As sea level rise begins to threaten the marsh, Eulie wrote, the native cordgrasses and needlerushes could begin to die due to higher levels of saltwater flooding the marsh, potentially replaced by non-native grasses. The marsh will often begin to show signs of erosion, too, developing small cliffs on its edges.
“As the water gets deeper and floods the marsh more frequently, you have greater potential for that flow and any waves — from both wind and nearby vessel traffic — to physically erode the edge,” Eulie wrote, adding that erosion is location-specific and can be complicated by other factors like dredging and historic ditching and draining to control mosquitoes.
Sea level rise threatens salt marshes
South Atlantic salt marshes most threatened by rising sea levels are on the southern North Carolina coast, the Murrells Inlet and Charleston areas of South Carolina, and Jacksonville, Fla., according to resiliency maps from the National Oceanic and Atmospheric Administration. Threats also exist in the Hilton Head Island-Savannah area. Areas in red and orange on this map show spots where marshes are least resilient to sea level rise. Areas in green are most resilient. Source: NOAA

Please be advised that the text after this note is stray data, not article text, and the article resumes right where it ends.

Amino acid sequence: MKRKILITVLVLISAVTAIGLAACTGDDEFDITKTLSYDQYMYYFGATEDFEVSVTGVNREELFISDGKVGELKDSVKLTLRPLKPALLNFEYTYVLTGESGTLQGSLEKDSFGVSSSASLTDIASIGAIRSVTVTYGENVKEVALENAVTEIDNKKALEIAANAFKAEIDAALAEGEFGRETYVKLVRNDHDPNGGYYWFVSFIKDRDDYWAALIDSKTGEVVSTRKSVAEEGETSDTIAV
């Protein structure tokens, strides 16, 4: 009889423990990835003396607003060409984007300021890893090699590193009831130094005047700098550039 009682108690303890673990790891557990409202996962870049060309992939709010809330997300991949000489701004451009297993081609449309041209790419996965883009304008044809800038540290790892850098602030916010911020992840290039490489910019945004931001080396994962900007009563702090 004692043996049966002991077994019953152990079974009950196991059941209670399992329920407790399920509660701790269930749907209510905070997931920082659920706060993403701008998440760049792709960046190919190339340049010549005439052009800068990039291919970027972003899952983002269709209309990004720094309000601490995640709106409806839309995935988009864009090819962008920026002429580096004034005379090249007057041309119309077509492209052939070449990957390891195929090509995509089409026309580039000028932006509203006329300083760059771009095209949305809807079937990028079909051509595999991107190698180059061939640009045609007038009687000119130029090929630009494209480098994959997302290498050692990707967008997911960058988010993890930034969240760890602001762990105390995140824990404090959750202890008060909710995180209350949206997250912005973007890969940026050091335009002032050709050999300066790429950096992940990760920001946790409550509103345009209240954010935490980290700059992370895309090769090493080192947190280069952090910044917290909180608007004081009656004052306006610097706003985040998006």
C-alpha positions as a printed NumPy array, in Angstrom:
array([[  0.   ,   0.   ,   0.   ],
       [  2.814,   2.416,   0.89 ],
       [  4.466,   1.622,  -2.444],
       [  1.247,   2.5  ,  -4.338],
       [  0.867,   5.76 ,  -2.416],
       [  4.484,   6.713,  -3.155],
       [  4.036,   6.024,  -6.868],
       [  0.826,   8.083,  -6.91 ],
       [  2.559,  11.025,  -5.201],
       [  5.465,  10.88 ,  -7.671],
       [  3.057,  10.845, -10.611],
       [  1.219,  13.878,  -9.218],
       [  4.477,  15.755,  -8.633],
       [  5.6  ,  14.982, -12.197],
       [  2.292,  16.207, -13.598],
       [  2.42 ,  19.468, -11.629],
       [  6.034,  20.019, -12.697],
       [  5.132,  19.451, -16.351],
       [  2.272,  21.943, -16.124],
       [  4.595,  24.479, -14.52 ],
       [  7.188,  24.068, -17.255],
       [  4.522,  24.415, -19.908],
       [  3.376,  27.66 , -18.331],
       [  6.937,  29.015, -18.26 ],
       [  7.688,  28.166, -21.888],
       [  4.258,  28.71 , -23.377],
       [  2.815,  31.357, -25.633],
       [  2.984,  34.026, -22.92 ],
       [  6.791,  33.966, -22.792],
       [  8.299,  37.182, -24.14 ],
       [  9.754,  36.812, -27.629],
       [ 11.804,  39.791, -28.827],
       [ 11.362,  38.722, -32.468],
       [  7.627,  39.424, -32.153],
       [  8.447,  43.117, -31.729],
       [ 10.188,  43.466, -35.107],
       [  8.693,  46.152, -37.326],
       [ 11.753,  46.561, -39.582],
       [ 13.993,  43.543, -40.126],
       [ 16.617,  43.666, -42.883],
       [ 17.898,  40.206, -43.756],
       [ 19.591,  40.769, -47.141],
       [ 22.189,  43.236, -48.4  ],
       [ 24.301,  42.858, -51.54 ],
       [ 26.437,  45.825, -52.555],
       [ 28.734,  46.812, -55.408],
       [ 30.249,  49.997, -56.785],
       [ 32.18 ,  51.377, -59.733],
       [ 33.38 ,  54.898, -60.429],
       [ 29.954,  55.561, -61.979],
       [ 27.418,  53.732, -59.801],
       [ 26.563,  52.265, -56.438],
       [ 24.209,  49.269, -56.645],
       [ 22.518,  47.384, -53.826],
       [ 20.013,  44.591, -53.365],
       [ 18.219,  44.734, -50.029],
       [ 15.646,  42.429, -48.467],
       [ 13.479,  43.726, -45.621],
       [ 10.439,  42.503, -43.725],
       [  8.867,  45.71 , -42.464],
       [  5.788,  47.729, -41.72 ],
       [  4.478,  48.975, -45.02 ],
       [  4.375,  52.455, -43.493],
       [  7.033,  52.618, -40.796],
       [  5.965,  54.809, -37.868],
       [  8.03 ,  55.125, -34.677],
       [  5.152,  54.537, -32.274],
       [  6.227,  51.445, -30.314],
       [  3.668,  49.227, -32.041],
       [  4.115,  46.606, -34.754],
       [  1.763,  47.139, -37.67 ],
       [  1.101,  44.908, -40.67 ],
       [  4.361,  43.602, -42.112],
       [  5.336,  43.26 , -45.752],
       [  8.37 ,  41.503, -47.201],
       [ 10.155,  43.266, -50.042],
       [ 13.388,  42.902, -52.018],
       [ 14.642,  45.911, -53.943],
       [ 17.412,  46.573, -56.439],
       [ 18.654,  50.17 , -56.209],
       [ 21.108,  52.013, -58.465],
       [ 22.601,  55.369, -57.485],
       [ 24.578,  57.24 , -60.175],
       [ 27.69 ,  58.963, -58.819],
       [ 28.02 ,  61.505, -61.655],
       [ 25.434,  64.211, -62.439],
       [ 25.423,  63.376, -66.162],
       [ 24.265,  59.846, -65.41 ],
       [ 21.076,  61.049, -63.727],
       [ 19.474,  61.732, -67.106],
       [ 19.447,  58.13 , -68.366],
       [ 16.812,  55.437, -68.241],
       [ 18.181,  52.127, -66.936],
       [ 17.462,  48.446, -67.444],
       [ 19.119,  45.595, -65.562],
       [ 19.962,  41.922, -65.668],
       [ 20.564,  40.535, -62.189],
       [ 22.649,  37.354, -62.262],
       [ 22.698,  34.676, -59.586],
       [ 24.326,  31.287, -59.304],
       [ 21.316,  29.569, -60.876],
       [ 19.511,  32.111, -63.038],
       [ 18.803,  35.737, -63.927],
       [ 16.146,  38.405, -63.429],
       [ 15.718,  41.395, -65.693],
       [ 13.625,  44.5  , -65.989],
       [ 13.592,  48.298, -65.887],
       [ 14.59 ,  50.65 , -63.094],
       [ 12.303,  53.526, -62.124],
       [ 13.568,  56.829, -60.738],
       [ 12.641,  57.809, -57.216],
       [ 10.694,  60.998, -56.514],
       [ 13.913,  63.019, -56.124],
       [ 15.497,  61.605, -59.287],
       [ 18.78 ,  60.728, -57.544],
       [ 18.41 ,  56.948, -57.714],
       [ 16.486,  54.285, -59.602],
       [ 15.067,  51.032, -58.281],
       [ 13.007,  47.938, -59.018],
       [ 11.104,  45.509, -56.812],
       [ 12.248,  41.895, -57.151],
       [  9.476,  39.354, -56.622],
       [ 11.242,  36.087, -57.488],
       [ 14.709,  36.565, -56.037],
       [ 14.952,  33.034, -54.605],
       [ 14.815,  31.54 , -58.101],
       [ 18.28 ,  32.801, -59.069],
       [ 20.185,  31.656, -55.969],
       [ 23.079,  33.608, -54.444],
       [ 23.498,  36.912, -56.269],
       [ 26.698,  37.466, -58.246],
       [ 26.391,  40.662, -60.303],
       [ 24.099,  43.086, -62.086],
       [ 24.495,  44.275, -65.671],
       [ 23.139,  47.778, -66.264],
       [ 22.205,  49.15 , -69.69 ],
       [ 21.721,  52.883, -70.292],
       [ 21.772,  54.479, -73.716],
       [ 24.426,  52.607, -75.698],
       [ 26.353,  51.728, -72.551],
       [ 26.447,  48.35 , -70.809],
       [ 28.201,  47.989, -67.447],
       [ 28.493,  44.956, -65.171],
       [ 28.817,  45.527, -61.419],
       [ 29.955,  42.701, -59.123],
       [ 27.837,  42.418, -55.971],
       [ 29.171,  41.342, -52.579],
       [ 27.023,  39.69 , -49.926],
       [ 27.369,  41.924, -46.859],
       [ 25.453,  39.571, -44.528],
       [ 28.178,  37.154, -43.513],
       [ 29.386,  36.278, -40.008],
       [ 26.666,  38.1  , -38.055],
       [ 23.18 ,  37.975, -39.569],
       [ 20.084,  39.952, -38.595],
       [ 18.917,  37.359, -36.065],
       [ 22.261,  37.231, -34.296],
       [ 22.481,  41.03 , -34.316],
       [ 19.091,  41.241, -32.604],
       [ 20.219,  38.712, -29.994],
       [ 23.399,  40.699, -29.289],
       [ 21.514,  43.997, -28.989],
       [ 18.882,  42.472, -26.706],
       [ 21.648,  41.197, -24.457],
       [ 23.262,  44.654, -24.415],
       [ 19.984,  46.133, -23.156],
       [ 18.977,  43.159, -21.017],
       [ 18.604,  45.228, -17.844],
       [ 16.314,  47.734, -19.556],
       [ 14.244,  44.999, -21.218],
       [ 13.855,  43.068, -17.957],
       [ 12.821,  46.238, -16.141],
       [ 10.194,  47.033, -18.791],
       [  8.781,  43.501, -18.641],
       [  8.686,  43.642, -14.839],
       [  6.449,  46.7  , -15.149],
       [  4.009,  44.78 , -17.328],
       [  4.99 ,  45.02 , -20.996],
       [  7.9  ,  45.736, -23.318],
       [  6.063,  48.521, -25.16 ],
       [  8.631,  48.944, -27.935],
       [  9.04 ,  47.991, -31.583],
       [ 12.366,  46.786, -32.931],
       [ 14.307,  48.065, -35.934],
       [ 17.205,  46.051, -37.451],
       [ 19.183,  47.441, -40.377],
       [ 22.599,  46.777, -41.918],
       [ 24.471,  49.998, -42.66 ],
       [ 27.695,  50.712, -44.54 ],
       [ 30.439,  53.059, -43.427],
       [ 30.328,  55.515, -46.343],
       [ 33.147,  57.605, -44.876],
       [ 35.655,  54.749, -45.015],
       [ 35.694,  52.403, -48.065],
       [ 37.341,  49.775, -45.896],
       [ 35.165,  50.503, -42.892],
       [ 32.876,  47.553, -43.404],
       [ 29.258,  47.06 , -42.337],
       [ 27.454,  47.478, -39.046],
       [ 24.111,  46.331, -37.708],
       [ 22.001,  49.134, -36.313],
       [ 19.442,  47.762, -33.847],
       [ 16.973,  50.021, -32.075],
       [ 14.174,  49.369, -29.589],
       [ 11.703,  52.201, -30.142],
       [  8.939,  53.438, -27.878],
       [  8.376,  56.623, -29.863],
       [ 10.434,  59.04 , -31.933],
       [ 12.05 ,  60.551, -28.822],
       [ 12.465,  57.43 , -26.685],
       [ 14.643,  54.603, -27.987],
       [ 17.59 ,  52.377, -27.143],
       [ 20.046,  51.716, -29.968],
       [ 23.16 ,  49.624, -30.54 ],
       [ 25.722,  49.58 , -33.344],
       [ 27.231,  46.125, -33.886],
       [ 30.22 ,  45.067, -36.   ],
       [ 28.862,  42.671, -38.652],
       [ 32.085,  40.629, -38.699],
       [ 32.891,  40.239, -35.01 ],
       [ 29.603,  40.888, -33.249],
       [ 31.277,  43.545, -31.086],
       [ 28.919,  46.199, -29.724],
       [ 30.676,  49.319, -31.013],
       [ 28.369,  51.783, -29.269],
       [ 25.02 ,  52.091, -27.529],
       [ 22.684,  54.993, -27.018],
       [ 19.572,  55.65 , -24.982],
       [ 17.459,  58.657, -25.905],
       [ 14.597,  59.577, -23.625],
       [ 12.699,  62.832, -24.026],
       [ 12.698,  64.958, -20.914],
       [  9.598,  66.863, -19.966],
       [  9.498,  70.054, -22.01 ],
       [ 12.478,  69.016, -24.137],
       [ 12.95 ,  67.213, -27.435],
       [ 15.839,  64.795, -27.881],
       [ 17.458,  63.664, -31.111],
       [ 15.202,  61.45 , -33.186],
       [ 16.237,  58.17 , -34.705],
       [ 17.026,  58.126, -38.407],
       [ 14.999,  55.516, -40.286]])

Are NC marshes keeping up with rising sea levels?
Salt marshes can add soil beneath them at a maximum of about 12 millimeters per year, or about 3 feet, 11.24 inches over a hundred-year period. But that is only under perfect conditions, and many parts of the North Carolina coast could see that much sea level rise by 2100, according to the state’s Climate Science Report.
As sea levels rise in the second half of this century, waves will erode the front edge of marshes and frequent inundation will begin to outpace marsh’s ability to add soil, said Katie Warnell, an Ecosystem Services Program policy associate. As saltwater creeps upward and inward, freshwater wetlands and forests will transition to salt marsh and then, in many cases, to open water.
If sea levels rise 2 feet, research indicates that tides pushing inland could actually lead to the creation of more salt marsh than exists right now. But at higher levels of sea rise, the amount of lost marsh quickly begins to outpace the creation of new marsh.